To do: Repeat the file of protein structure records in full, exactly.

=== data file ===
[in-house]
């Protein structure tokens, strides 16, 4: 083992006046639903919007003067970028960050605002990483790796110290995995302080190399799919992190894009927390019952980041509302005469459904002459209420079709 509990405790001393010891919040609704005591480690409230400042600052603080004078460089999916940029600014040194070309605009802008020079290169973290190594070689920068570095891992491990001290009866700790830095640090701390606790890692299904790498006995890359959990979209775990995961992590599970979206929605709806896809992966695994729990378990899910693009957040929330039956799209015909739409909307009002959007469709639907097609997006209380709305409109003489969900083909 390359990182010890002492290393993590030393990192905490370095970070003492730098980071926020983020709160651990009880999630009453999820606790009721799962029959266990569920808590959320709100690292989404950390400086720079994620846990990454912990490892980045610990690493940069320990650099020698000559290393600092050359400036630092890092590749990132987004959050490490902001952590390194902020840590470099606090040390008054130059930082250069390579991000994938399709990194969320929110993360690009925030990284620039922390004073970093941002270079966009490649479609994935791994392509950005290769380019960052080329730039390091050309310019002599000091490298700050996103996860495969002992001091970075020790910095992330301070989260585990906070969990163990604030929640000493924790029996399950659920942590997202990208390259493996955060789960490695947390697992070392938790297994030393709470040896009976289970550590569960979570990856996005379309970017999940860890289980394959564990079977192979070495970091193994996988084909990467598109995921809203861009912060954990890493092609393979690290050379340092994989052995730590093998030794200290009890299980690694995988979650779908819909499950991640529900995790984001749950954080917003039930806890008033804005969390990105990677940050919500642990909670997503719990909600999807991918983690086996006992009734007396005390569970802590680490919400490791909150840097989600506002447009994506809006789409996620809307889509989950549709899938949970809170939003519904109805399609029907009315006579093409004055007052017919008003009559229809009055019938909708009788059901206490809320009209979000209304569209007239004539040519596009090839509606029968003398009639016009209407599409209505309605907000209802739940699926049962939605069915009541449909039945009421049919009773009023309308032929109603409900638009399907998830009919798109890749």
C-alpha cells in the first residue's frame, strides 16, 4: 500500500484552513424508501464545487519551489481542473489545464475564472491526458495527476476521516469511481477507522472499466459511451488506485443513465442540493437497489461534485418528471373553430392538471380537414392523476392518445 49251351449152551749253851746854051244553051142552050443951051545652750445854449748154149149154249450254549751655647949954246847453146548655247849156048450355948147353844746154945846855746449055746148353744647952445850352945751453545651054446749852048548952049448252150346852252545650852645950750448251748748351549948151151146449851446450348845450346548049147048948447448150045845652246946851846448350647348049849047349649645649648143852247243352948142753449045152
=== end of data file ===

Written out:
[in-house]
């Protein structure tokens, strides 16, 4: 083992006046639903919007003067970028960050605002990483790796110290995995302080190399799919992190894009927390019952980041509302005469459904002459209420079709 509990405790001393010891919040609704005591480690409230400042600052603080004078460089999916940029600014040194070309605009802008020079290169973290190594070689920068570095891992491990001290009866700790830095640090701390606790890692299904790498006995890359959990979209775990995961992590599970979206929605709806896809992966695994729990378990899910693009957040929330039956799209015909739409909307009002959007469709639907097609997006209380709305409109003489969900083909 390359990182010890002492290393993590030393990192905490370095970070003492730098980071926020983020709160651990009880999630009453999820606790009721799962029959266990569920808590959320709100690292989404950390400086720079994620846990990454912990490892980045610990690493940069320990650099020698000559290393600092050359400036630092890092590749990132987004959050490490902001952590390194902020840590470099606090040390008054130059930082250069390579991000994938399709990194969320929110993360690009925030990284620039922390004073970093941002270079966009490649479609994935791994392509950005290769380019960052080329730039390091050309310019002599000091490298700050996103996860495969002992001091970075020790910095992330301070989260585990906070969990163990604030929640000493924790029996399950659920942590997202990208390259493996955060789960490695947390697992070392938790297994030393709470040896009976289970550590569960979570990856996005379309970017999940860890289980394959564990079977192979070495970091193994996988084909990467598109995921809203861009912060954990890493092609393979690290050379340092994989052995730590093998030794200290009890299980690694995988979650779908819909499950991640529900995790984001749950954080917003039930806890008033804005969390990105990677940050919500642990909670997503719990909600999807991918983690086996006992009734007396005390569970802590680490919400490791909150840097989600506002447009994506809006789409996620809307889509989950549709899938949970809170939003519904109805399609029907009315006579093409004055007052017919008003009559229809009055019938909708009788059901206490809320009209979000209304569209007239004539040519596009090839509606029968003398009639016009209407599409209505309605907000209802739940699926049962939605069915009541449909039945009421049919009773009023309308032929109603409900638009399907998830009919798109890749």
C-alpha cells in the first residue's frame, strides 16, 4: 500500500484552513424508501464545487519551489481542473489545464475564472491526458495527476476521516469511481477507522472499466459511451488506485443513465442540493437497489461534485418528471373553430392538471380537414392523476392518445 49251351449152551749253851746854051244553051142552050443951051545652750445854449748154149149154249450254549751655647949954246847453146548655247849156048450355948147353844746154945846855746449055746148353744647952445850352945751453545651054446749852048548952049448252150346852252545650852645950750448251748748351549948151151146449851446450348845450346548049147048948447448150045845652246946851846448350647348049849047349649645649648143852247243352948142753449045152